# using adams/solver - md adams 2010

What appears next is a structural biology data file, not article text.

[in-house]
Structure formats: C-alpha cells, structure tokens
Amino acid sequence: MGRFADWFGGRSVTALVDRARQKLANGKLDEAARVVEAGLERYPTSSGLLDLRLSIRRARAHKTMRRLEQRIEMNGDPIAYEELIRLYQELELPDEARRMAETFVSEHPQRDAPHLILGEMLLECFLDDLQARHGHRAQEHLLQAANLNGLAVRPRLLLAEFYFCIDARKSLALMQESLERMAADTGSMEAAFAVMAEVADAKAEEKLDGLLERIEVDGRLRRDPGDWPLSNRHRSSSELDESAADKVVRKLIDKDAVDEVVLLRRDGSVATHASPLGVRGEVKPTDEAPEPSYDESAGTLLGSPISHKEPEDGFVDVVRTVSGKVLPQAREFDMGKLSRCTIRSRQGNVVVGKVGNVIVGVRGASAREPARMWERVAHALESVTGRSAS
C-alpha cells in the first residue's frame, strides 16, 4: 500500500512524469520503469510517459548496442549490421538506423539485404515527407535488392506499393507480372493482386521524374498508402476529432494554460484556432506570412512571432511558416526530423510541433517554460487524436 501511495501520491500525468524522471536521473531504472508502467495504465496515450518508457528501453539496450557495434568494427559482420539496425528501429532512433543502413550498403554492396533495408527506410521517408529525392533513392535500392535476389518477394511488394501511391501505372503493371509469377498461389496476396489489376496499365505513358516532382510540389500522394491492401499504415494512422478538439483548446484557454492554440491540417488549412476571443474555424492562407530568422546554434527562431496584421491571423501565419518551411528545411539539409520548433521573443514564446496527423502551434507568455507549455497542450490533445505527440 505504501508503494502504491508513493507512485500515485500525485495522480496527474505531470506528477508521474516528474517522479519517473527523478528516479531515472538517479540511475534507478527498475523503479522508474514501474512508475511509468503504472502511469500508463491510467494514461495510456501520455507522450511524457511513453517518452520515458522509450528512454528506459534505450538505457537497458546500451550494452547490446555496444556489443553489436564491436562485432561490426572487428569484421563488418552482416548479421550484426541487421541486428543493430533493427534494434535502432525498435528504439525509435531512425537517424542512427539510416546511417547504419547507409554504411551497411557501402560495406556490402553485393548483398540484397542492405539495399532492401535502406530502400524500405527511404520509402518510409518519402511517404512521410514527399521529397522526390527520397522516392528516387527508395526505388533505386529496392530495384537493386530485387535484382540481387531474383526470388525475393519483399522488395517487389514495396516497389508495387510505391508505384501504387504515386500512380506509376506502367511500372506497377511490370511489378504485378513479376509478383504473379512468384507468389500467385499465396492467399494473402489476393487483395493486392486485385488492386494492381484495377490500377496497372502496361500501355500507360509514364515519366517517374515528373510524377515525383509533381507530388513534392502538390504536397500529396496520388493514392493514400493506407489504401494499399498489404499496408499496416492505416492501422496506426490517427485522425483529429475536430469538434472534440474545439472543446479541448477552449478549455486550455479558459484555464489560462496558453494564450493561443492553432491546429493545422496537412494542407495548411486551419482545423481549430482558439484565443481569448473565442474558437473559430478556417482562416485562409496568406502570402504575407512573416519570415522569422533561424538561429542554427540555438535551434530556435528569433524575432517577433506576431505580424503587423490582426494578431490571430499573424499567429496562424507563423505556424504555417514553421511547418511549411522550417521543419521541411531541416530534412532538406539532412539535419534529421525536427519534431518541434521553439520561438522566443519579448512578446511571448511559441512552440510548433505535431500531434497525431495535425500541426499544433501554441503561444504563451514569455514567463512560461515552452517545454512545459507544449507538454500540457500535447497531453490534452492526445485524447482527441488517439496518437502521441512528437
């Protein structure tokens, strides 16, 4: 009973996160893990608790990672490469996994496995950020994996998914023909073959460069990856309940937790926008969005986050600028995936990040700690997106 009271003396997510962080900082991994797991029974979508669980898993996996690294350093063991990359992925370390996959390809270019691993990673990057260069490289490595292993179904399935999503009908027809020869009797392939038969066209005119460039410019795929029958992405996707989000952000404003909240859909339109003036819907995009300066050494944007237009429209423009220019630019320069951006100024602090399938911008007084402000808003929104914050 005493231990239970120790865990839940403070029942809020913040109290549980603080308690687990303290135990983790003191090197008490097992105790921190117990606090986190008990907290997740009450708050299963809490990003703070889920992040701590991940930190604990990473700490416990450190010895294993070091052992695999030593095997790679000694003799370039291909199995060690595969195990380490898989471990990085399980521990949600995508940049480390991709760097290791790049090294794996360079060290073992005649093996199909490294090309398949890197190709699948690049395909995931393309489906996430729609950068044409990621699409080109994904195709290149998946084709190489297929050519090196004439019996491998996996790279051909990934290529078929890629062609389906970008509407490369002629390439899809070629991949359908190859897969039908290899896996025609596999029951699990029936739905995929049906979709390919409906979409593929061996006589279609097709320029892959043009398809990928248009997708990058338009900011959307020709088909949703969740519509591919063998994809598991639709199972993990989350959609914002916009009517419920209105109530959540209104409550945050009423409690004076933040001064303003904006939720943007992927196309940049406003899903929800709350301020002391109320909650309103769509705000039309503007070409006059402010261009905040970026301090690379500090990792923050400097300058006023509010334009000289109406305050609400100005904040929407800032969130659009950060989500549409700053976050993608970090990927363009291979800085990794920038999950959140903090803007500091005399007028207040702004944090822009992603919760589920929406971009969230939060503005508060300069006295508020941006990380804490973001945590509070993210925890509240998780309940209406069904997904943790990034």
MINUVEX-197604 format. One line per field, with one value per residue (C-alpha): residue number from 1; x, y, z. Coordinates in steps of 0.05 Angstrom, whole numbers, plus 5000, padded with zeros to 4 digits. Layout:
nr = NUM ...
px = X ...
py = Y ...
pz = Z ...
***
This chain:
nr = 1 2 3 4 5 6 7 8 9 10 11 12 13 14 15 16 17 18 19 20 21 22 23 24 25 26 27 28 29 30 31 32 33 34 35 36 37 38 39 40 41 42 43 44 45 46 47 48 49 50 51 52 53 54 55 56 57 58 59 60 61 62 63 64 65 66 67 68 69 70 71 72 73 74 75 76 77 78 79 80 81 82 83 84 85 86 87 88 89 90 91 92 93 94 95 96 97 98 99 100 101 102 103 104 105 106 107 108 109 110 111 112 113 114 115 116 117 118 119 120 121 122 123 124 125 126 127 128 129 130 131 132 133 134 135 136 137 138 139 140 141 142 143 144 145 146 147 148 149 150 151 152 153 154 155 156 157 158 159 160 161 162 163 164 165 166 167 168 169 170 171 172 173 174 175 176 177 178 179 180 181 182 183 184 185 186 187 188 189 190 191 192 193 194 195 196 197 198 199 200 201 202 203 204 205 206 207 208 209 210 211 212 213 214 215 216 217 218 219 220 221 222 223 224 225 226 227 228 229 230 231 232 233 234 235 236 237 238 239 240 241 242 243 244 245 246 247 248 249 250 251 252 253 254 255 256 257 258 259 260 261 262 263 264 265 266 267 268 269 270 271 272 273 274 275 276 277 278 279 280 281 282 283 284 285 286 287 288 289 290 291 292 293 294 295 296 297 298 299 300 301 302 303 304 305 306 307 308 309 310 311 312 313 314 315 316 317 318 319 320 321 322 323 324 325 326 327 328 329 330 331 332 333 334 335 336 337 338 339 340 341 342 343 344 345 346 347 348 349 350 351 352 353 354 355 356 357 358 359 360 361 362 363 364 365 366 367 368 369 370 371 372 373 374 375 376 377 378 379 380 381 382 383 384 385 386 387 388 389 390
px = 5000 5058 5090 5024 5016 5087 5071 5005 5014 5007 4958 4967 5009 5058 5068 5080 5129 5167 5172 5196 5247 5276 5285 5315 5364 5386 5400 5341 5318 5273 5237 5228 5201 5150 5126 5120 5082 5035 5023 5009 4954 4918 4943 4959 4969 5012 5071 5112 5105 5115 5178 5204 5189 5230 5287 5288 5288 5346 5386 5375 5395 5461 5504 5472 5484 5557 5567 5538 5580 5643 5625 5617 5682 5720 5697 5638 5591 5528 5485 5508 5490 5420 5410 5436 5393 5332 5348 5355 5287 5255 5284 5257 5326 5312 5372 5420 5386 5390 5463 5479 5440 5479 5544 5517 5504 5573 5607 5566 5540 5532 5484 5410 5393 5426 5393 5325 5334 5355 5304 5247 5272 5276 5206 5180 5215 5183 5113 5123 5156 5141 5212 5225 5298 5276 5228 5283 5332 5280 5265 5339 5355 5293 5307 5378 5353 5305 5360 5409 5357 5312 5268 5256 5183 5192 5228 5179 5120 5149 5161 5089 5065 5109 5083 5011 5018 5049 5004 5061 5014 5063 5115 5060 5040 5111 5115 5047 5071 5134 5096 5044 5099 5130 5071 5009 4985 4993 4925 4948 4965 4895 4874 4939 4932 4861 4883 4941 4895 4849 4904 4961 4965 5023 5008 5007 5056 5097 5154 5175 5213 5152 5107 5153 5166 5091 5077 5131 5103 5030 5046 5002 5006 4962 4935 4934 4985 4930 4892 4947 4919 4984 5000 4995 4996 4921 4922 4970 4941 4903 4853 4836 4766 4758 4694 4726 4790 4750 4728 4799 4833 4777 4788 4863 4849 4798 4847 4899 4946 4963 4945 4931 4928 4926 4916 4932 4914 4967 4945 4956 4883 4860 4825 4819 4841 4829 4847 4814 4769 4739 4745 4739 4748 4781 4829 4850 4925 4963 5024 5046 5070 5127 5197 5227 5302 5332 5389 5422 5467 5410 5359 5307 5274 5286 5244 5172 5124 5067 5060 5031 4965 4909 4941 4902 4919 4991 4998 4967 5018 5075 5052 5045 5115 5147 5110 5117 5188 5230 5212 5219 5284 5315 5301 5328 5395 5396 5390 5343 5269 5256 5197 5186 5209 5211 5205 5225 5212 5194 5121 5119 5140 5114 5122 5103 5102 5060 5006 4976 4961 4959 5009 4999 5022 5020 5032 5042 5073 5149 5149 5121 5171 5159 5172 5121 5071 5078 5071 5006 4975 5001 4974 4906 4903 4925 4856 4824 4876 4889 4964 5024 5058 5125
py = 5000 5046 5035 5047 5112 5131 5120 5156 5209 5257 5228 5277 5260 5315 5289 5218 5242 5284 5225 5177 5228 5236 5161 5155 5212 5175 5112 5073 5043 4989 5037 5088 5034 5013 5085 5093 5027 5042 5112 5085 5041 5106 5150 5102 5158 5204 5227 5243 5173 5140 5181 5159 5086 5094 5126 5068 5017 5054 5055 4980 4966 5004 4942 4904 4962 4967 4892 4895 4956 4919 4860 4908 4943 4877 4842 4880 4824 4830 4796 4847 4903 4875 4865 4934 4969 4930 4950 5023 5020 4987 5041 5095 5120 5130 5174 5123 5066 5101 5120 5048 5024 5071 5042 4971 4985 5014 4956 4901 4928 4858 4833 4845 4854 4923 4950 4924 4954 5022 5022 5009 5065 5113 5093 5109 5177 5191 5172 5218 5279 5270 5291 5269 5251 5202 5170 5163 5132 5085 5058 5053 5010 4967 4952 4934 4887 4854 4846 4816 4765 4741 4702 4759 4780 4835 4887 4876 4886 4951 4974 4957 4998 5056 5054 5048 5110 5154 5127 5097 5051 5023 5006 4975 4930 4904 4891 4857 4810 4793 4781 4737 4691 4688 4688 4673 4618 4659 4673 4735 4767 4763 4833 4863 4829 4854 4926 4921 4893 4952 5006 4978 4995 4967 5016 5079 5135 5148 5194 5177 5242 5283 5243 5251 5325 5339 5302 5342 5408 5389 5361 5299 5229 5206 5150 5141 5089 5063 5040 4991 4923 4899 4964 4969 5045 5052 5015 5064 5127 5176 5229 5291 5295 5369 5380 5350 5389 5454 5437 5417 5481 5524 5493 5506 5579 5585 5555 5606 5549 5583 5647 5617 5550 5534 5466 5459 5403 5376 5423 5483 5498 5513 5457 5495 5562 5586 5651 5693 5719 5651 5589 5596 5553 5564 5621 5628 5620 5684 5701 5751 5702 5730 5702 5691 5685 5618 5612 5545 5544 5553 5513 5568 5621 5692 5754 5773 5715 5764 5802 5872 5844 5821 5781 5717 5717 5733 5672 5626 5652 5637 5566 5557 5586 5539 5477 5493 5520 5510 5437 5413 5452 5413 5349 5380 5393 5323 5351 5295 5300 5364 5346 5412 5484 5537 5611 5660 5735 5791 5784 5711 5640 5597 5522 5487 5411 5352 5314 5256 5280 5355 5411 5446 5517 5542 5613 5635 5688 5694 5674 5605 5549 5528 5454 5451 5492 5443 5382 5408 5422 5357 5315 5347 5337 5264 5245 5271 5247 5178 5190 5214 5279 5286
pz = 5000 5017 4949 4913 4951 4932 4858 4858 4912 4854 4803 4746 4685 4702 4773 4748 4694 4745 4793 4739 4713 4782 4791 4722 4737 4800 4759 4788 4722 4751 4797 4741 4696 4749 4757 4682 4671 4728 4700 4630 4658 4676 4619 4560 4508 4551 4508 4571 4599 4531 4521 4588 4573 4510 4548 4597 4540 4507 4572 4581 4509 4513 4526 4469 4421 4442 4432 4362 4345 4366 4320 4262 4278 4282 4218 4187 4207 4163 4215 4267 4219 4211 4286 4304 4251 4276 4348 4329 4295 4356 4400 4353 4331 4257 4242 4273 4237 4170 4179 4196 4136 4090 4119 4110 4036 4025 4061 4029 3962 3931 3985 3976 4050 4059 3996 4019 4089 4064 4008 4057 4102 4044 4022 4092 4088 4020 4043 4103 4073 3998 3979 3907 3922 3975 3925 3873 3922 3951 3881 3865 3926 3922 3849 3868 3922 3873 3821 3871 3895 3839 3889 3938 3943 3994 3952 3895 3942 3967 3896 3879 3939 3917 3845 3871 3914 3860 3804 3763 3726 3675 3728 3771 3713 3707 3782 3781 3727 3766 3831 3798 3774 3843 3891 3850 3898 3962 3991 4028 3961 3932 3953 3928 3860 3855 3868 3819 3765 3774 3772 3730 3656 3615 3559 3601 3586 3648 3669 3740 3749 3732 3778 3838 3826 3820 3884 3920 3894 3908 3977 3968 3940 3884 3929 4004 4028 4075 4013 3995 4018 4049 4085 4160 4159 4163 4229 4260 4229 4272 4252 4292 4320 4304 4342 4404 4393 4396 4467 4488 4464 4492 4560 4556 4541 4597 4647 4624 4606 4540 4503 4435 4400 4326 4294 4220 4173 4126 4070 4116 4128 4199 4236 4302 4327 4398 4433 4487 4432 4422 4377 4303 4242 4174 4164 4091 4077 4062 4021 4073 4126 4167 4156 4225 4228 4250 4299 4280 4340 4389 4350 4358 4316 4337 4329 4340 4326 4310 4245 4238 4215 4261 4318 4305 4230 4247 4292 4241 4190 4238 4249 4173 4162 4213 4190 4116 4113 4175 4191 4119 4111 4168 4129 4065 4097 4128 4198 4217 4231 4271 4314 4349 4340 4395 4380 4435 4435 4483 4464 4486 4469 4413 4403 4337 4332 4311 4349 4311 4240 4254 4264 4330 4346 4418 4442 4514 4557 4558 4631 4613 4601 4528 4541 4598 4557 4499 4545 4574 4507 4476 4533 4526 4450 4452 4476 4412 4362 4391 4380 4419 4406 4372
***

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1 About Adams/SolverAbout Adams/SolverAdams/SolverConventions2ConventionsThroughout the help, the following type styles are used as visual cues.Style: Indicates:Name A string that is a legal name for use in interface products. The following criteria must be met in order for a legal string to be defined: The name may only contain alpha numeric characters (upper and lower case). No white space in the name. No special characters in the name (e.g. @#$%^&*). The exception to this rule is the underscore '_' character. Names must begin with an alpha character or an underscore. (e.g. 4bar is not legal, while _4bar is legal). x Arguments in Adams subroutines and functionsi Parameters that follow a statement, command, or argument:i = Integerr = Realc= Character string (alphanumeric)e = Function expressionv =Varying type (integer, real, or alphanumeric)id =Identifierx,y,z =Cartesian coordinate (real)a,b,c =Angular coordinate (real)PART Minimum abbreviations of statements, commands, and arguments{ } Selection you can make from a series of items[ ] Optional selection you can make from a series of items[[ ]] Combined selection you can make from a series of itemsA Two-dimensional matricesa One-dimensional matricesVectorsUnit vectorsR1x3 About Adams/SolverConventionsBest PracticesThis section contains general tips on advanced modeling with Adams/Solver. Discontinuities Units Dummy Parts Joints Motions Forces Contacts Subroutines Simulation/Integrators Debugging Miscellaneous Tips Discontinuities Discontinuities are the root cause of most simulation problems. Avoid them. Examples of discontinuous functions: MIN, MAX, DIM, MOD, IF. Discontinuous displacements and velocities cause corrector and integrator failures. Discontinuous accelerations cause integration failures (requires infinite force). Discontinuous forces cause corrector failures.Units Widely separated magnitudes in a matrix can cause numeric difficulties (conditioning problems). Be careful when using inconsistent units. Choose units so that model states (displacements and velocities) are reasonable values. For example, choosing "mm" for displacements of a rocket which travels thousands of kilometers is a poor choice. Choose units so that stiffness values are not very large. Choose time units appropriate to the phenomena being studied.Dummy Parts A dummy part is any part with zero or very small mass. Sometimes dummy parts are useful; but generally, avoid using them.Adams/SolverConventions4 Avoid connecting dummy parts with compliant connections (BEAMs, BUSHINGs, and so on). If the mass of the dummy part = 0, then the acceleration, a = F/m = F/0 = infinite. Even if the mass is very small, a = F/m = very large number. Therefore, small masses/moments of inertia introduce high frequencies into the system, which is usually undesirable since it has detrimental effects on the solver. If you must use dummy parts, then constrain all DOF, since with no DOF for the dummy part, a=F/m is not an issue. Dummy parts should be massless; 0.0 (or unassigned), not 1e-20.Joints Avoid using FIXED joints. A FIXED joint adds equations to your system that arent necessary when two or more parts can be combined or merged into a single part. Avoid using many FIXED joints to lock parts to ground. Enormous torques may develop due to large moment arms. If you must lock something to ground with a FIXED joint, consider assigning it a very large mass/inertia so that it can behave like ground, or consider merging it to ground (for more information, see Knowledge Base Article 7902). When possible, create a FIXED joint at the center-of-mass (cm) of the lightest part, to minimize the reaction forces/torques. Avoid redundant constraints. Adams eliminates them by looking at pivots in a constraint Jacobian, which are in no particular order. As a result, the physical meaning may be disregarded.Motions Ideally, motions should impose continuous accelerations. Avoid using splines in a motion (function based on time is ideal). If you must use splines as motion, use their velocity form (see Knowledge Base Article 9752 for more information). This is true for both GSTIFF and SI2_GSTIFF integrators. Avoid using motion as a function of variables (that is, states). In general, cubic splines (CUBSPL) may work better on motions than the Akima. The derivatives of the cubic are better than those of the Akima, so theyre more useful in forces than in motions (see Knowledge Base Article 7534 for more information).Forces If using data, approximate forces with smooth, continuous splines. Dont define a spring damper with spring length=0. Make sure velocities are correct in force expressions. For example, in this damping function:-c*vx(i,j,j ) the 4th term is missing --^5 About Adams/SolverConventionsThe 4th term defines the reference frame in which the time derivatives are taken, and this may be important.Contacts Contacts should penetrate before statics. Models with impacts should have slight penetration in model position when doing statics. All tires should penetrate the road. Models with tires should have slight penetration in model position when doing statics. For example, if only rear tires penetrate, the static position could be a handstand. Contact properties are model dependent. See the CONTACT statement, and Knowledge Base Article 10170 for a starting point. Adjustment of the properties to match experimental results is expected.Subroutines If possible, use an Adams function over a subroutine. If you receive errors in your model, eliminate user subroutines so theyre not the source of the errors. Verify that your compiler is compatible with the current version of Adams.Simulation/Integrators Perform initial static first, when applicable. Note that a static solution may be more difficult to find than a dynamic solution. If you care only about the dynamic solution and cannot find static equilibrium, then either increase your error tolerance or forget about the static simulation. 15-20 static iterations is suspect. If GSTIFF won't start, its most likely a problem with initial conditions. Don't let the integrator step over important events. Short duration events like an impulse can be captured by setting maximum time step, HMAX, to value less than impulse width. Use HMAX so that Adams/Solver acts as a fixed-step integrator. Spikes in results output may come from changes in step size. Reduce HMAX or try setting HINIT=HMAX. Run with SI2 instead. Adams/Solver uses a body 3-1-3 rotation sequence (psi, theta, phi). Theta=0d (or 180d) is bad (Euler singularity). If the z-axis of part cm is parallel to z-axis of ground, there will be a Euler singularity. For Euler Singularities, Theta=90D will have good pivots. Models will run better, and won't act like there is a discontinuity. Truncation (or round-off) errors accumulate when you let MAXIT go larger than 6. The theory of GSTIFF says 2-3 iterations is desirable; it breaks down if it uses more than 4 or 5.Debugging Try to understand mechanism from a physical standpoint.Adams/SolverConventions6 Use building blocks of concepts that worked in the past. Add enhancements to the model using crawl-walk-run approach. Test with a small model to isolate problems. Have graphics for visualizing motion. Look at damping terms as a source of errors. Incorrect sign and missing terms are typical mistakes. Turn on DEBUG/EPRINT. Turn gravity off, since it can accentuate modeling errors. Models should have no warnings during simulation (for example, redundant constraints, splines, and so on). Understand numerical methods (for example, understand your integrator). Look for results which become very large in magnitude; this could indicate a discontinuity.Miscellaneous Tips Avoid very large numbers and very small numbers. Be wary when your model contains numbers like 1e+23 or 1e-20. Choose the right set of units. Length units of millimeters may not be appropriate if youre modeling an aircraft landing on runway. Use a reasonable time scale. If duration of dynamic event time is short, consider using milliseconds units. Extend the range of spline data beyond the range of need. Dont write function expressions that can potentially divide by zero (for example, use the MAX function to prevent this: function =8/MAX(0.01,your_function). Add damping so frequencies can dissipate. Avoid very high damping rates. The high damping cause a rapid decay in response, which is difficult for an integrator to follow. Avoid toggles, dual solutions, or bifurcations. Dont use 1.0 for the exponent in IMPACT or BISTOP functions. This creates a corner (that is, a non-smooth function). Instead, try 2.2 for the exponent.Additional PublicationsYou might find it helpful to refer to the following resources when modeling mechanical systems.7 About Adams/SolverConventionsRecommended Publications:To learn about: See:Akima Method Akima, Hiroshi. A New Method of Interpolation and Smooth Curve Fitting Based on Local Procedures. Journal of the Association for Computing Machinery, Vol. 17, No. 4, pp. 589-602, New York: JACM, October, 1970.BDF Integration Algorithm Brayton, R. K., F. G. Gustavson, and G. D. Hatchel. A New Efficient Algorithm for Solving Differential-Algebraic Systems using Implicit Backward Differentiation Formulas. Proceedings of the IEEE, Vol. 60, No. 1, pp. 98-108. New York: Institute of Electrical and Electronics Engineers, 1972.Chebyshev Polynomial Carnahan, B., H.A. Luther, and J.O. Wilkes. Applied Numerical Methods. New York: John Wiley & Sons, 1969.Cubic Curve Fitting Method Forsythe, G.E., M.A. Malcolm, and C.B. Moler. Computer Methods for Mathematical Computations. Englewood: Prentice-Hall, Inc., 1977.DASSL Computer Code Gear, W.C. Numerical Initial Value Problems in Ordinary Differential Equations. Englewood Cliffs: Prentice-Hall. 1971; and Brenan, K.E., S.L. Campbell, and L.R. Petzold, Numerical Solution of Initial-Value Problems in Differential-Algebraic Equations. New York: Elsevier Scien